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Math approach may make drug discovery more effective, efficient

Math approach may make drug discovery more effective, efficient

If you think about it, the approach most people take to drug discovery is very inefficient. The traditional approach is to start with a lead compound, test it in vivo, observe the effects, and then tweak the structure of the compound in an attempt to optimize its therapeutic activity. However, this process is very hit-and-miss, and can often take years or even decades to yield a successful drug.

Now imagine if we could use mathematics to better understand the way drugs work, and to more efficiently design new ones. This is not a far-fetched scenario; in fact, it is already happening.

In recent years, mathematical models have been used to help design new drugs and to optimize existing ones. For example, a model was used to predict how well a certain drug would work against the influenza virus. This information was then used to design a more effective version of the drug.

Similarly, a model was used to design a new antimalarial drug that is much more effective than existing drugs. The new drug works by targeting a specific protein in the malaria-causing parasite, which the parasite needs for survival.

These are just two examples of how mathematical modelling can be used to improve drug design. The possibilities are endless, and as our understanding of biology improves, so too will our ability to design more effective and efficient drugs.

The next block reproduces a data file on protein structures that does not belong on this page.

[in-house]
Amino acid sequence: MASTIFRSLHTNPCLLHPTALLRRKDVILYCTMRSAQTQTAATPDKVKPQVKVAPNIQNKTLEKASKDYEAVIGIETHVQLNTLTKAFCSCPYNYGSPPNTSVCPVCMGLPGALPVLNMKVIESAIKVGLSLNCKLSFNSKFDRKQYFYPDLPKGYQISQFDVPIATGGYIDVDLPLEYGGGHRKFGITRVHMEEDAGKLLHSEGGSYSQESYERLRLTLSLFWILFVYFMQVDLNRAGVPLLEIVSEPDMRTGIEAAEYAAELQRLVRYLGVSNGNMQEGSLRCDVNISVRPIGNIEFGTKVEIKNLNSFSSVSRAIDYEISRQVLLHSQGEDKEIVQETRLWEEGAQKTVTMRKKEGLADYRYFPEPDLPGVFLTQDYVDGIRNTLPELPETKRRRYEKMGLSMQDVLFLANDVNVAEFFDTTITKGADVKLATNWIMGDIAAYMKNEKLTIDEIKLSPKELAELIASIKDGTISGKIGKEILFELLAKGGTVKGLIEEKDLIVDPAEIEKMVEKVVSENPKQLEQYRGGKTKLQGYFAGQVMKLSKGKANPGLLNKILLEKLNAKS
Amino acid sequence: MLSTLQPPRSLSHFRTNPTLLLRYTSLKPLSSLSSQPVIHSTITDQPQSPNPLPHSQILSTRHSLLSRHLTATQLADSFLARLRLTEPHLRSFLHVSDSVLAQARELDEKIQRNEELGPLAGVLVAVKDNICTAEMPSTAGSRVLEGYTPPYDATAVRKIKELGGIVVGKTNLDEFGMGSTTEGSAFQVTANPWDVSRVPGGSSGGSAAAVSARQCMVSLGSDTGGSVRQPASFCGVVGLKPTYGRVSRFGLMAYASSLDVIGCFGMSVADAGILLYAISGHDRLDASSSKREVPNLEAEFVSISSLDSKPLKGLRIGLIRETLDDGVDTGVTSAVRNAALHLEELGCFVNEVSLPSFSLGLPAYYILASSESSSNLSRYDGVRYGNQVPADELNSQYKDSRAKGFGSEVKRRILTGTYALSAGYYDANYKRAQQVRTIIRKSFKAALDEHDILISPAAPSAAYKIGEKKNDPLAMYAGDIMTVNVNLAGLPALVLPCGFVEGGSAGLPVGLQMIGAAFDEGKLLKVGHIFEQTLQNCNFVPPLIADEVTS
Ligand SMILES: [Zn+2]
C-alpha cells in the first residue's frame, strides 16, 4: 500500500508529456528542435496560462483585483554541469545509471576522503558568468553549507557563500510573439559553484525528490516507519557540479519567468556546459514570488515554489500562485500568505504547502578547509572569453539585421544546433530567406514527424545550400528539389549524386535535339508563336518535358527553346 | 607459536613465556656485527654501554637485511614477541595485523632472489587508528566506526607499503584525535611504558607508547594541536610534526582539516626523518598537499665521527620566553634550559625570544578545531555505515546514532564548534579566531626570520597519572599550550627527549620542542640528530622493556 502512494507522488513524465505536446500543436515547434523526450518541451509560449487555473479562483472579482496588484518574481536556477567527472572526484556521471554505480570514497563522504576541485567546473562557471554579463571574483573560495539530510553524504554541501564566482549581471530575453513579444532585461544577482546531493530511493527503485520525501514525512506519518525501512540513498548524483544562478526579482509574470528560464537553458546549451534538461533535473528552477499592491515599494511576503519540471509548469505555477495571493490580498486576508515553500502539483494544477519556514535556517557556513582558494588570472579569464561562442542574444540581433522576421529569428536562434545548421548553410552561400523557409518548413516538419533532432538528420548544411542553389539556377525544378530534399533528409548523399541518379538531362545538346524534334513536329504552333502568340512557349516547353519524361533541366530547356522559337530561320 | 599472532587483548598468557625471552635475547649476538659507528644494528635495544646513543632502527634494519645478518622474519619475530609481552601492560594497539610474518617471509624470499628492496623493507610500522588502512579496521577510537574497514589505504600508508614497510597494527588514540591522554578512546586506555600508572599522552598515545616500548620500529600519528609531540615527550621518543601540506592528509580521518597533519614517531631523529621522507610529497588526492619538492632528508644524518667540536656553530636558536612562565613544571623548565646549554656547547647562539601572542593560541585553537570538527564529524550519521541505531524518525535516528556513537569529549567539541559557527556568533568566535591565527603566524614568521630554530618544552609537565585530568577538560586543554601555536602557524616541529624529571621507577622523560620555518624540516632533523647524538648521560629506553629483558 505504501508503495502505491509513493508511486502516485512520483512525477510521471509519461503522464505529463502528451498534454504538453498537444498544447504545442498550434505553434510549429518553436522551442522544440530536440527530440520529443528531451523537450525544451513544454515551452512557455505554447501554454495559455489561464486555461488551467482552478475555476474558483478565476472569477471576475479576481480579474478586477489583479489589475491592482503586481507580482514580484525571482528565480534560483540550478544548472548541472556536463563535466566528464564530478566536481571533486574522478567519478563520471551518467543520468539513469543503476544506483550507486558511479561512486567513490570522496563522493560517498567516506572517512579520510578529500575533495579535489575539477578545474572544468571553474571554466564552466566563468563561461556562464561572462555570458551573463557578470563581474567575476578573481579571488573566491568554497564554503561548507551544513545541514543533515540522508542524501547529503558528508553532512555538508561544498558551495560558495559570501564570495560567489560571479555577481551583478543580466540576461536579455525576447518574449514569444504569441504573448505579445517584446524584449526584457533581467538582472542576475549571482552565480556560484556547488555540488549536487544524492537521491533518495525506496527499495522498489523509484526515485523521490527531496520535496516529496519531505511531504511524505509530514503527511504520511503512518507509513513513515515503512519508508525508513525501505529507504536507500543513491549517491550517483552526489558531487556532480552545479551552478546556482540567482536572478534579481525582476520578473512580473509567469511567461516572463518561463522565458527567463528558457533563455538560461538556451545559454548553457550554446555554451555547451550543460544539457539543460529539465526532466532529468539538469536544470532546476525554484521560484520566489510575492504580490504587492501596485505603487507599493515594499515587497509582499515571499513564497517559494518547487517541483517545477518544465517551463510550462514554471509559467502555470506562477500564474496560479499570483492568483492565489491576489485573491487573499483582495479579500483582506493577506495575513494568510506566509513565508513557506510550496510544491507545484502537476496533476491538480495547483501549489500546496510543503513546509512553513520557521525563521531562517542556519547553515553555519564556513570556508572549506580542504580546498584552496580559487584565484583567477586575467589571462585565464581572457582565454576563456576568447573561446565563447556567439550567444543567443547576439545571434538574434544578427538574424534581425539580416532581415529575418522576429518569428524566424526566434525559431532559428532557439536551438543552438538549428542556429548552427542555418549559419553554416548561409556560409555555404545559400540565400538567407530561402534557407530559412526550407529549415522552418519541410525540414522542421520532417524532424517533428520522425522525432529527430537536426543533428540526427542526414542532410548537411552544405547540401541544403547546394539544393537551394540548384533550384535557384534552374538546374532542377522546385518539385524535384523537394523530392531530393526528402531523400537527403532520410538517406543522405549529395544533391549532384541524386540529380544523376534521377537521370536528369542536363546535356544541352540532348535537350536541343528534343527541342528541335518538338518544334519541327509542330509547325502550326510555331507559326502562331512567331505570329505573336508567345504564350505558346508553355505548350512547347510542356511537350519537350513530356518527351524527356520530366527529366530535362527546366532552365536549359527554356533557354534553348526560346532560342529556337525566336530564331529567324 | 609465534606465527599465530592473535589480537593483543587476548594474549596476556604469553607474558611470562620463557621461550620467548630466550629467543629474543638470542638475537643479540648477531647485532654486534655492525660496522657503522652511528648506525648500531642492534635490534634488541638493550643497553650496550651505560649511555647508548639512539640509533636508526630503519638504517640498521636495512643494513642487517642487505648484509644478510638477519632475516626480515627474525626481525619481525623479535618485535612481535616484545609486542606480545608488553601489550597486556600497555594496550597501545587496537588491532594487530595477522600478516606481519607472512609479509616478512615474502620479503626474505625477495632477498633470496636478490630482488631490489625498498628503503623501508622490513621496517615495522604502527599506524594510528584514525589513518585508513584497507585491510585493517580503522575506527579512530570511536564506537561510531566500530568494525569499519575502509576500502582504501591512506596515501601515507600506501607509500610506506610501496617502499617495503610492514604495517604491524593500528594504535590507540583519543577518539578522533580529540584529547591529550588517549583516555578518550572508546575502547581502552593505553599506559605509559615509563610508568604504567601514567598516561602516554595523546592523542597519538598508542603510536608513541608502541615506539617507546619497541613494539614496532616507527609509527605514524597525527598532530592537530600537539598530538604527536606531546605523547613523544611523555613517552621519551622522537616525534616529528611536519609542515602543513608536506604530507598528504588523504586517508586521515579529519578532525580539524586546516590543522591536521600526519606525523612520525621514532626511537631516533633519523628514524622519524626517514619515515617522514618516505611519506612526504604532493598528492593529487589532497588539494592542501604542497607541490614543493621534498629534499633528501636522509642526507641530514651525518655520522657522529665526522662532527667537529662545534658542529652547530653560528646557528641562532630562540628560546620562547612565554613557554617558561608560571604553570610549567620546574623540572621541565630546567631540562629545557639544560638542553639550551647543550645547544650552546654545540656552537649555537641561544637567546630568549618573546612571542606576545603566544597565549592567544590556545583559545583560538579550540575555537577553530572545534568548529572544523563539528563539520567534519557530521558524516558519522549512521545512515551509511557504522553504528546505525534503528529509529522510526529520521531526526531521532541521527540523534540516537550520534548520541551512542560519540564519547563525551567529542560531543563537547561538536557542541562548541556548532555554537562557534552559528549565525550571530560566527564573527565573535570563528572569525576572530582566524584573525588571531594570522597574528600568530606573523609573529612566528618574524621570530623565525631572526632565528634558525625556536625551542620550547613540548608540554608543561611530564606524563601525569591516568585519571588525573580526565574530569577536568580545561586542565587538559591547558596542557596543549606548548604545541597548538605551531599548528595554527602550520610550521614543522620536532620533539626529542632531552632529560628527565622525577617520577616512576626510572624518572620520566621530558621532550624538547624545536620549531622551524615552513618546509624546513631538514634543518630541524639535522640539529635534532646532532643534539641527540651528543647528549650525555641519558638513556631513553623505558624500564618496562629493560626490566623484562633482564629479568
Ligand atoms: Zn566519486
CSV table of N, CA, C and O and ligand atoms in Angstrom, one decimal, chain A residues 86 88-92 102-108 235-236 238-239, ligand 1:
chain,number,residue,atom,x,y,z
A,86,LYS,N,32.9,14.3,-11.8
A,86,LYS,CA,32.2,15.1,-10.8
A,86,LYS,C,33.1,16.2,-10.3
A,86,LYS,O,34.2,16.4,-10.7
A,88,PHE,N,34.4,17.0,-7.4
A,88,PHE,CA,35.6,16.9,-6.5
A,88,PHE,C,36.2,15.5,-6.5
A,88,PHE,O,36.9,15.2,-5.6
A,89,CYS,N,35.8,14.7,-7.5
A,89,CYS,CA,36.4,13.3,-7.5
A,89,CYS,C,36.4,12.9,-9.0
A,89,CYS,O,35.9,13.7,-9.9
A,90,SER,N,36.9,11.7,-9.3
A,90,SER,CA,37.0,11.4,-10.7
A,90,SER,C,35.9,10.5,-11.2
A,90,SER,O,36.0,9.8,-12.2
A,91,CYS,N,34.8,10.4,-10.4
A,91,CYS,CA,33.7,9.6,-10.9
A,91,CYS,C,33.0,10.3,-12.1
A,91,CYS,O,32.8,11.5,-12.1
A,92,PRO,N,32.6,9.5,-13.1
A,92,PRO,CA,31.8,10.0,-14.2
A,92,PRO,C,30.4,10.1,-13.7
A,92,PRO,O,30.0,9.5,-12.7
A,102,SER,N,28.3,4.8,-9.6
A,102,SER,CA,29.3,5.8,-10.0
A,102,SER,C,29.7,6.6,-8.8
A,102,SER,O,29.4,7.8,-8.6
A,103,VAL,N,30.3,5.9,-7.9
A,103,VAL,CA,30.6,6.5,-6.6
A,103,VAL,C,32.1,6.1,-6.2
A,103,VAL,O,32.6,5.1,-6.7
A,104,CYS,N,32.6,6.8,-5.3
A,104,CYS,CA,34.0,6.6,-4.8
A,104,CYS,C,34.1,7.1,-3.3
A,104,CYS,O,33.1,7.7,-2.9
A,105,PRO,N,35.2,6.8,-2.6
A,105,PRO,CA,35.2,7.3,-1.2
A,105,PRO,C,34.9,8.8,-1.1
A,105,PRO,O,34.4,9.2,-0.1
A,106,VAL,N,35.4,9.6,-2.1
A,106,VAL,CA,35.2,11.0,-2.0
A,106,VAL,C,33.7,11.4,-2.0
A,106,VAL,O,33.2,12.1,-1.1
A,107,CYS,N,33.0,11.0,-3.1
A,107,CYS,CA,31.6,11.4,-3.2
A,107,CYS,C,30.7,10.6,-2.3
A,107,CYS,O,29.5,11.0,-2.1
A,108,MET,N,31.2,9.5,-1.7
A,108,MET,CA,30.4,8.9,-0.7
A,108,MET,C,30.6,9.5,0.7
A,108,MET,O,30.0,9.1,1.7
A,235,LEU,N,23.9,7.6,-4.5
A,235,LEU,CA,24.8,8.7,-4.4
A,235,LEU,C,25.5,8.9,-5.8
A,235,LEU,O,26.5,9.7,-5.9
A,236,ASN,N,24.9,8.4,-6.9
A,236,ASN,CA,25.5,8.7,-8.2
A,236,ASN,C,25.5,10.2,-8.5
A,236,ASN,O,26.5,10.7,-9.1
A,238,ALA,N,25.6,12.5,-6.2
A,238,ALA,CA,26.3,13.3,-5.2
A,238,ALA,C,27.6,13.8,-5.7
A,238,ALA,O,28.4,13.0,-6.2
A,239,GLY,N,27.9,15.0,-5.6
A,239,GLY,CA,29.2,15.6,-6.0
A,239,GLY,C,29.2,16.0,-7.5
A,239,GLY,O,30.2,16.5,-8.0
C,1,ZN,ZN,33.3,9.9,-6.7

Despite its reputation as being difficult, math may actually be the key to more effective and efficient drug discovery, according to new research.

In a study published in the journal Nature Chemistry, a team of scientists from the University of Leicester in the UK and the Technical University of Munich in Germany used mathematical modelling to design and synthesize a new class of drug molecules.

The team used a technique called lattice mapping, which is a way of visualising data on a three-dimensional grid. By doing this, they were able to see the relationships between different molecules and predict how they would interact with each other.

This information allowed the scientists to design new molecules that were more likely to be effective against a target protein.

The team’s work could lead to a new way of designing drugs that is more efficient and cost-effective. It may also help to reduce the time it takes to get new drugs to market.

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